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Stanford symposium illuminates how stem cell therapies interact with their surroundings

Reaping stem cells’ full therapeutic benefits requires a detailed understanding of the complex relationships between the cells and their environments -- whether in a lab dish or a patient’s body.

Stem cells are increasingly making the leap from lab to clinic, and therapies that use them have the potential to transform patients’ lives with dramatic treatments and cures.

But reaping stem cells’ full benefits requires a detailed understanding of the complex relationships between the cells and their environments -- whether in a lab dish or a patient’s body. That was an important takeaway message from the second annual symposium of Stanford’s Center for Definitive and Curative Medicine, which I attended last week. At the one-day symposium, ten Stanford scientists presented the results of their latest work to develop cell- and gene editing-based therapies and deliver them to patients. The day also included two keynote presentations by distinguished scientists from other institutions, as well as a talk by a local father who is helping to change the way rare diseases are studied.

“What you saw today is what the Center for Definitive and Curative Medicine is now, and what we can become,” said Maria Grazia Roncarolo, MD, the center’s director, in her remarks at the conclusion of the day. The center has 20 therapies based on stem cell biology and gene editing in its pipeline, Roncarolo told the audience. “The CDCM wants to be a home for every Stanford scientist who wants to translate fundamental discoveries in stem cell biology and gene editing into new therapies,” she added.

One big challenge, where stem cell therapies are concerned, is that these living cells have complex interactions with their environments. Several scientists presented data that illustrated this idea in different ways. For example:

  • Sloan Kettering’s Michel Sadelain, MD, PhD, a pioneer of using engineered immune cells called CAR-T cells to treat cancers such as leukemia, described his team’s efforts to understand a potentially deadly side effect of this cell-based treatment. Called cytokine release syndrome, it is characterized by inflammation so severe it can endanger the patient’s life. So far, in mouse studies, Sadelain’s team has learned that the storm of problematic inflammatory molecules comes not just from the engineered immune cells but also from the animal’s own immune cells. “Multicellular interaction causes CRS, not just CAR-T cells,” Sadelain said. Now that they know this, his team thinks it may be possible to design safer CAR-T cells that don't trigger the complication. They’ve also found that CRS is less likely to occur in patients who have fewer cancer cells to start with, evidence that it may make sense to start CAR-T therapy earlier in the course of disease.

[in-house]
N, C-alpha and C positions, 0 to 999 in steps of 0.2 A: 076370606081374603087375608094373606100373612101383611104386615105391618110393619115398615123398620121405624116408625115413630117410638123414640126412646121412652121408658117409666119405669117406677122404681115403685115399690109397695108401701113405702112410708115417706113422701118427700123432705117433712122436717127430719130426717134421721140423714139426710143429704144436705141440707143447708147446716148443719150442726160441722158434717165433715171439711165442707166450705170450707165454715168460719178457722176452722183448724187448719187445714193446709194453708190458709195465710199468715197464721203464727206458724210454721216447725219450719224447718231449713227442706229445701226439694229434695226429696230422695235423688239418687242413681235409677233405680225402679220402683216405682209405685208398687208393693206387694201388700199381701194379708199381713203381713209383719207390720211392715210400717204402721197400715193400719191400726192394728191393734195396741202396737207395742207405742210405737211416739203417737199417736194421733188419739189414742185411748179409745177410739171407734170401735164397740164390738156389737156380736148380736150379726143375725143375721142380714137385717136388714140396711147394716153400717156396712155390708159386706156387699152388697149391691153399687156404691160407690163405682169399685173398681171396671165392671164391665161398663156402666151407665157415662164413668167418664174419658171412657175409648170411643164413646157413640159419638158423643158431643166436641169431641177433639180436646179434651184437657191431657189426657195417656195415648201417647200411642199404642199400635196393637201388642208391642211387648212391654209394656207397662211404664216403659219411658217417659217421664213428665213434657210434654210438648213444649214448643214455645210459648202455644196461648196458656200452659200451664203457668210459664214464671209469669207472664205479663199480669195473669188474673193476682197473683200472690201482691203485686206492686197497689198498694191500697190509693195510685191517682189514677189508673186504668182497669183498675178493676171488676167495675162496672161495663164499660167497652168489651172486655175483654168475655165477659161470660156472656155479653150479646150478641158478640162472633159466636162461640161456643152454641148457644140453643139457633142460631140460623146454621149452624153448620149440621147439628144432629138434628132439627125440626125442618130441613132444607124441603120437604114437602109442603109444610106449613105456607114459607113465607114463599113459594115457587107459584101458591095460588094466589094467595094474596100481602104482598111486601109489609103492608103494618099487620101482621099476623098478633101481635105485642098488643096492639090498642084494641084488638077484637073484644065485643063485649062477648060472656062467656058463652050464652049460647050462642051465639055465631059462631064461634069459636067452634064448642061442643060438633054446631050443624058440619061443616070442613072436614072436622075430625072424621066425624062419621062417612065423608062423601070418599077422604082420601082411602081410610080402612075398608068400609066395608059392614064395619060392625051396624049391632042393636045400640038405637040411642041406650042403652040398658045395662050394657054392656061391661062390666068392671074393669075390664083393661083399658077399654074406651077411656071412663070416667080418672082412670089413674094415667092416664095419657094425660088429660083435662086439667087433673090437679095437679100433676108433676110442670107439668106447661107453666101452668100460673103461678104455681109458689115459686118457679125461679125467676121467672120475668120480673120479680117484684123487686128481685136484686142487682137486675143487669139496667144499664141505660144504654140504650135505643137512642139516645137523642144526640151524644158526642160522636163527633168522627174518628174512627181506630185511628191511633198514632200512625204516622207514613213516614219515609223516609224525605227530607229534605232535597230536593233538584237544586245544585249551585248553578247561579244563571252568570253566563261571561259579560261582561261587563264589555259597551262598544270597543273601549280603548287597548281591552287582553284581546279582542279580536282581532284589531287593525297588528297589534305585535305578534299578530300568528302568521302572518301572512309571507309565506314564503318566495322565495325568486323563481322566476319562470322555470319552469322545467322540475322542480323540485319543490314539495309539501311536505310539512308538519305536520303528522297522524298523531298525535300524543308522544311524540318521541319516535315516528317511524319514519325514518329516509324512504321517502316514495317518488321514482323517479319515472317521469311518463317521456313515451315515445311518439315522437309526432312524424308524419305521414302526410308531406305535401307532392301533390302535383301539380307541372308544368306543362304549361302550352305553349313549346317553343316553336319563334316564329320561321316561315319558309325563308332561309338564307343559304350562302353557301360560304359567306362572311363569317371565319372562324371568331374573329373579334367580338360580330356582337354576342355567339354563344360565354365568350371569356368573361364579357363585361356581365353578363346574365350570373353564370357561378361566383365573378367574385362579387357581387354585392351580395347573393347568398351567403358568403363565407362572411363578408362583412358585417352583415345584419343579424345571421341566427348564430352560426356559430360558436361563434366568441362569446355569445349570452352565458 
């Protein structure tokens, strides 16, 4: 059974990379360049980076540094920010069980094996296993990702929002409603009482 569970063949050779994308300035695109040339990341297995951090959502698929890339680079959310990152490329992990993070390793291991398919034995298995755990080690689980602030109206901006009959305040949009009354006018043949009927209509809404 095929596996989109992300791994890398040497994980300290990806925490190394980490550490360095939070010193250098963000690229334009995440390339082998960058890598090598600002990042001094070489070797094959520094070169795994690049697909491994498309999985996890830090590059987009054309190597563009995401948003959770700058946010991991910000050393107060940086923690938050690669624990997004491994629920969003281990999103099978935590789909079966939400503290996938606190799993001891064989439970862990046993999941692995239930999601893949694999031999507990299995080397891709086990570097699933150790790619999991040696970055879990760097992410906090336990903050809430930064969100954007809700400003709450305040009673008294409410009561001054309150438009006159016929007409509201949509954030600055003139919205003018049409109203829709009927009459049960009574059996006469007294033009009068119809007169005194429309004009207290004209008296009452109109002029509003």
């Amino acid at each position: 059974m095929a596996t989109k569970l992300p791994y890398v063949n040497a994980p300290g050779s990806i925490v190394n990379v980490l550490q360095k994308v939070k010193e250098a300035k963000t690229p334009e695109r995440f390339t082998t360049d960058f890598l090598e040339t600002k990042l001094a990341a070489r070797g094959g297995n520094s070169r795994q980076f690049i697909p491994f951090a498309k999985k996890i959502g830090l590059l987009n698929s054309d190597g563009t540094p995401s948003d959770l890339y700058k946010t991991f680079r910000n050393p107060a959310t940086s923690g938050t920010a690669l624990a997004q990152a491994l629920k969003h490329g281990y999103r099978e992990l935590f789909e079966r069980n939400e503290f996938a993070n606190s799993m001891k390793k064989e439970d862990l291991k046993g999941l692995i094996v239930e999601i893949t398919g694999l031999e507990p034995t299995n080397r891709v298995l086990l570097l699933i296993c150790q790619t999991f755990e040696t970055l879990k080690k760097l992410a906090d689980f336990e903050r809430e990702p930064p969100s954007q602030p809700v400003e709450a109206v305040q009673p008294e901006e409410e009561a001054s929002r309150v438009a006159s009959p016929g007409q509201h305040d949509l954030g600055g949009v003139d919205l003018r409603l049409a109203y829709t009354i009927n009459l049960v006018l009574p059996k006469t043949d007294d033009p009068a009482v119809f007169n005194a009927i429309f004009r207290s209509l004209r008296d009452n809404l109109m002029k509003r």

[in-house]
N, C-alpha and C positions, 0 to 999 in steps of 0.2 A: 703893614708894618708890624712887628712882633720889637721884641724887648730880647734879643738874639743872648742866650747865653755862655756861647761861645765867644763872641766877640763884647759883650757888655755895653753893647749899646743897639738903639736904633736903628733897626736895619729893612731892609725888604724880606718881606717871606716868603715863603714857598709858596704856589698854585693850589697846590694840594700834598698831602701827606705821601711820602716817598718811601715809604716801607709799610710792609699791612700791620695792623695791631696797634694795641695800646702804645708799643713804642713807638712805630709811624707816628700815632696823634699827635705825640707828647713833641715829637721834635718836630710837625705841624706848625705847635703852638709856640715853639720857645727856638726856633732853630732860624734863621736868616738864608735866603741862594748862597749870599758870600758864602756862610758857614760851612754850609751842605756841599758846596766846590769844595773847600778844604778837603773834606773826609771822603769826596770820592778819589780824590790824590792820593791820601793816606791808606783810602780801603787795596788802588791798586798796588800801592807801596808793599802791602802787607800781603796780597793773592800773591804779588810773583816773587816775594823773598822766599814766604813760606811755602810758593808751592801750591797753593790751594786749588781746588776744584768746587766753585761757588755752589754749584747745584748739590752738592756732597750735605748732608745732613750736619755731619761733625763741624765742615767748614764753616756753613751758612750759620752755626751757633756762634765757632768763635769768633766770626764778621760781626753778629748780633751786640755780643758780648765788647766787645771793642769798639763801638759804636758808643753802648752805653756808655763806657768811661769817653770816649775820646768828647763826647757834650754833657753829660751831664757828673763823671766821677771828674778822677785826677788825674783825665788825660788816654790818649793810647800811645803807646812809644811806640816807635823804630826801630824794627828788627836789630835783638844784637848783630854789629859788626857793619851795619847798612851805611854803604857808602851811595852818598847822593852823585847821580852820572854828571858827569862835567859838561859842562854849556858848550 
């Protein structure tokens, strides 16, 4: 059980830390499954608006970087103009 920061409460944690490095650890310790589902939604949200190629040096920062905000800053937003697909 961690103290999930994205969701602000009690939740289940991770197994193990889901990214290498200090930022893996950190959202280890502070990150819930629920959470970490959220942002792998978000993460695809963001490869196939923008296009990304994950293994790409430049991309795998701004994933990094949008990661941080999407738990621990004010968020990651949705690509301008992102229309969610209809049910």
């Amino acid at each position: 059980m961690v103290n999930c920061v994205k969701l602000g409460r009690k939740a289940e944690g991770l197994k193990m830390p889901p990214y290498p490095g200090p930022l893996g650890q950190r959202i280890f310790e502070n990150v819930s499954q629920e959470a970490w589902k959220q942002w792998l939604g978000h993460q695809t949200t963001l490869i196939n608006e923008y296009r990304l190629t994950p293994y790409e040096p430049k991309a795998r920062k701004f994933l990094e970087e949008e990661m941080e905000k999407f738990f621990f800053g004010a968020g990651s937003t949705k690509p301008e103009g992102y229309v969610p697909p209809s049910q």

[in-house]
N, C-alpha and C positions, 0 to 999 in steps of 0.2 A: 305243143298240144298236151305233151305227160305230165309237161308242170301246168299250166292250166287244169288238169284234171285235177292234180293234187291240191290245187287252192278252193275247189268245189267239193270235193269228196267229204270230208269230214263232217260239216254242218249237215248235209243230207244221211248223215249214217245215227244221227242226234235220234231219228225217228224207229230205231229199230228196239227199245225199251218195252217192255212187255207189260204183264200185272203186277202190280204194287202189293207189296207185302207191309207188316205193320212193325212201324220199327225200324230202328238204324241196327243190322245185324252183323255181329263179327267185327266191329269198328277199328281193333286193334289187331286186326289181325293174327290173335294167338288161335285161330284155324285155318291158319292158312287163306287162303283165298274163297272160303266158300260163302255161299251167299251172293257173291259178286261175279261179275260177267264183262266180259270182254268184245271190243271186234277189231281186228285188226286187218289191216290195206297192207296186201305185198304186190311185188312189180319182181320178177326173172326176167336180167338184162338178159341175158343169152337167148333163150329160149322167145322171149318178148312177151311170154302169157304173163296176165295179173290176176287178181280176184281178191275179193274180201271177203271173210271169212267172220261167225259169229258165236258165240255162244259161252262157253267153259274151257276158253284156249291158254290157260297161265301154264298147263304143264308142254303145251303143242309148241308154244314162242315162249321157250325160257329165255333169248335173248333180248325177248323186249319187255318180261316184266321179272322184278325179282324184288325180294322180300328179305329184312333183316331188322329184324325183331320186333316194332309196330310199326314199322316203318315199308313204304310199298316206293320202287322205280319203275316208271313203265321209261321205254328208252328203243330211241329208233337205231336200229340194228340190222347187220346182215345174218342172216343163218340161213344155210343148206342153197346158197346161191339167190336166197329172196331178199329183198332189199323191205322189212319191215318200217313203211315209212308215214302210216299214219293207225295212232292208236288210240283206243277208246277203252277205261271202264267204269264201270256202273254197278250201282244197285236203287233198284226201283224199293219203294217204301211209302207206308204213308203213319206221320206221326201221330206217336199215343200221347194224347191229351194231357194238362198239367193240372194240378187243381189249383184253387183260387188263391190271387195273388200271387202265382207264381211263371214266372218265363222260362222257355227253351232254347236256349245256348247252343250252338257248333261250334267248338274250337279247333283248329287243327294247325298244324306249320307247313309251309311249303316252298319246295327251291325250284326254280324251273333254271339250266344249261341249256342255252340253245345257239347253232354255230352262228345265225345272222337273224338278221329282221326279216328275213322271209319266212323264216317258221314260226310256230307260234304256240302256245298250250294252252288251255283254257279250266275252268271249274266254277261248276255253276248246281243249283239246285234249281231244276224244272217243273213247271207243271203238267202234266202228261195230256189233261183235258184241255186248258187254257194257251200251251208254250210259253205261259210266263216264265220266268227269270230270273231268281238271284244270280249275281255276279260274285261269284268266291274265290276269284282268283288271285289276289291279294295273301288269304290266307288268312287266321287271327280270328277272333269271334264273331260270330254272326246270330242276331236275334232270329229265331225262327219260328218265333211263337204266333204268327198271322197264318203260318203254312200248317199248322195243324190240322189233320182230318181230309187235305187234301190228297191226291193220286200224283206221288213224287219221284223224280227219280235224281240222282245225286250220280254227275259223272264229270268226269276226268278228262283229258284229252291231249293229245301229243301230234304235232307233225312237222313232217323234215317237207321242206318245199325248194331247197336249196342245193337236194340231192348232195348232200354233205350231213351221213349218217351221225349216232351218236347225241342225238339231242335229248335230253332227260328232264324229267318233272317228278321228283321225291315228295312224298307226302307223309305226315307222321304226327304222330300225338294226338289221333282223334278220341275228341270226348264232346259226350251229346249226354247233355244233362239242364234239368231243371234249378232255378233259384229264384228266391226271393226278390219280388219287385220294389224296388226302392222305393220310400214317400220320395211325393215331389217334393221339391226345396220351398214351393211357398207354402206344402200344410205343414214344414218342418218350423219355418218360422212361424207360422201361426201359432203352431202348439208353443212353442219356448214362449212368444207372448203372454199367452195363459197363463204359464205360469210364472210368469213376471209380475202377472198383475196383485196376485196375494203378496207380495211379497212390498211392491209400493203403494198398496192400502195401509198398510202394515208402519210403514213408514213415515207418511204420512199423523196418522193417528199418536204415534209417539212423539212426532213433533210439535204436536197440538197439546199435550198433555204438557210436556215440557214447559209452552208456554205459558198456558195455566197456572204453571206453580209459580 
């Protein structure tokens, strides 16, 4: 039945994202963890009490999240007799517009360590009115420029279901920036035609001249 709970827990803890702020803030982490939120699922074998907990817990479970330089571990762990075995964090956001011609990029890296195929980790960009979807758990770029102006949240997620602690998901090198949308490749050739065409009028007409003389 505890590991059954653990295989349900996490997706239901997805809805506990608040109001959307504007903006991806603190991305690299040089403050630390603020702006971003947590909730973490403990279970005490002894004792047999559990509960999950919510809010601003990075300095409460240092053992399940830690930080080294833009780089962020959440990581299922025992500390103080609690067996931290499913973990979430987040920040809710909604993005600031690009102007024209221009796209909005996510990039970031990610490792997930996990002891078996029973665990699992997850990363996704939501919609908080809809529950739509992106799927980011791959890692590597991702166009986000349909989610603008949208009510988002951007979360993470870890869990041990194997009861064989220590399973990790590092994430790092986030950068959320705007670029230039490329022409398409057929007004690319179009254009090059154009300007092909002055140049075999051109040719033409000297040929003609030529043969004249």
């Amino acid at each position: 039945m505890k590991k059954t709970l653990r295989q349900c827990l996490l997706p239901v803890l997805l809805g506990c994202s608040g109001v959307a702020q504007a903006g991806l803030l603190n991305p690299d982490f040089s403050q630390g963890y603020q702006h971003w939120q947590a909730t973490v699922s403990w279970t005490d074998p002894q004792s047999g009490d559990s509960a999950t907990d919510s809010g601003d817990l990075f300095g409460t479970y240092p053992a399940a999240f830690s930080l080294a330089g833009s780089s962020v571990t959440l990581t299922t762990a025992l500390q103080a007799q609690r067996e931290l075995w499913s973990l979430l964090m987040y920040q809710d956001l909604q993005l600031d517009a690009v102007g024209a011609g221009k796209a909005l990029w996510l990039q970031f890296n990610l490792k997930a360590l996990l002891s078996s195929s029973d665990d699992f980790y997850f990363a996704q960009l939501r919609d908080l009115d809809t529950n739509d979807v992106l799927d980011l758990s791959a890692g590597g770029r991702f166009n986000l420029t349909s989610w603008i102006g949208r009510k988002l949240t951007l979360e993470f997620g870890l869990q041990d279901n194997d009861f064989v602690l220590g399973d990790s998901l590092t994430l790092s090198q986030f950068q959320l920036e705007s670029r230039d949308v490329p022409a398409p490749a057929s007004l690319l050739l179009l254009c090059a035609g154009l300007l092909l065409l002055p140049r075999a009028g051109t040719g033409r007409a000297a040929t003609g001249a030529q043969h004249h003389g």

• In a basic-science talk, Stanford developmental biologist Roeland Nusse, PhD, described his work to identify liver stem cells. “It’s a general paradigm in stem cell biology that blood vessels are an important source of signals for maintaining stem cells,” he said. “The blood vessel is the source of the stem-cell-renewing signals.” He told how his team has shown that liver cells located near the liver’s central vein have “stemness,” or cell behaviors characteristic of their self-renewing properties – and the double-edged quality this confers. Not only can the cells help repair and regenerate the liver, they also give rise to liver cancer.
  • Materials science engineer Sarah Heilshorn, PhD, is studying how to grow stem cells in a highly controlled way in large quantities, a problem that must be solved before cell-based therapies can be made widely available. Her lab is developing protein-based 3-D gels that could be used as a growth matrix for the cells. “Real stem cells live in three dimensions, not two dimensions on a dish,” she said. The cells need to be able to remodel the gel environment, her team has found. “As cells secrete enzymes, they make tunnels in the gel that let them touch their neighbors,” she explained. “They need remodeling time to form handshakes. That then allows appropriate differentiation when we hit them with differentiation cues.”
  • Surgeon Michael Longaker, MD, is examining bone healing in diabetes. It’s long been known that fractures heal more slowly in people with diabetes than those without, but no one has understood why bone-regenerating stem cells work so much more slowly in the diabetic environment. Longaker’s team is demonstrating in diabetic mice that adding one specific cell-signaling protein to the fracture site appears to solve the problem. “I can see a pathway from fundamental to clinical going forward,” he said.

It will be exciting to see how specialists from different disciplines continue to bring their expertise to solving the big challenges in stem cell and gene therapies.

Photo of Sarah Heilshorn explaining how cells form handshakes by Timothy Archibald

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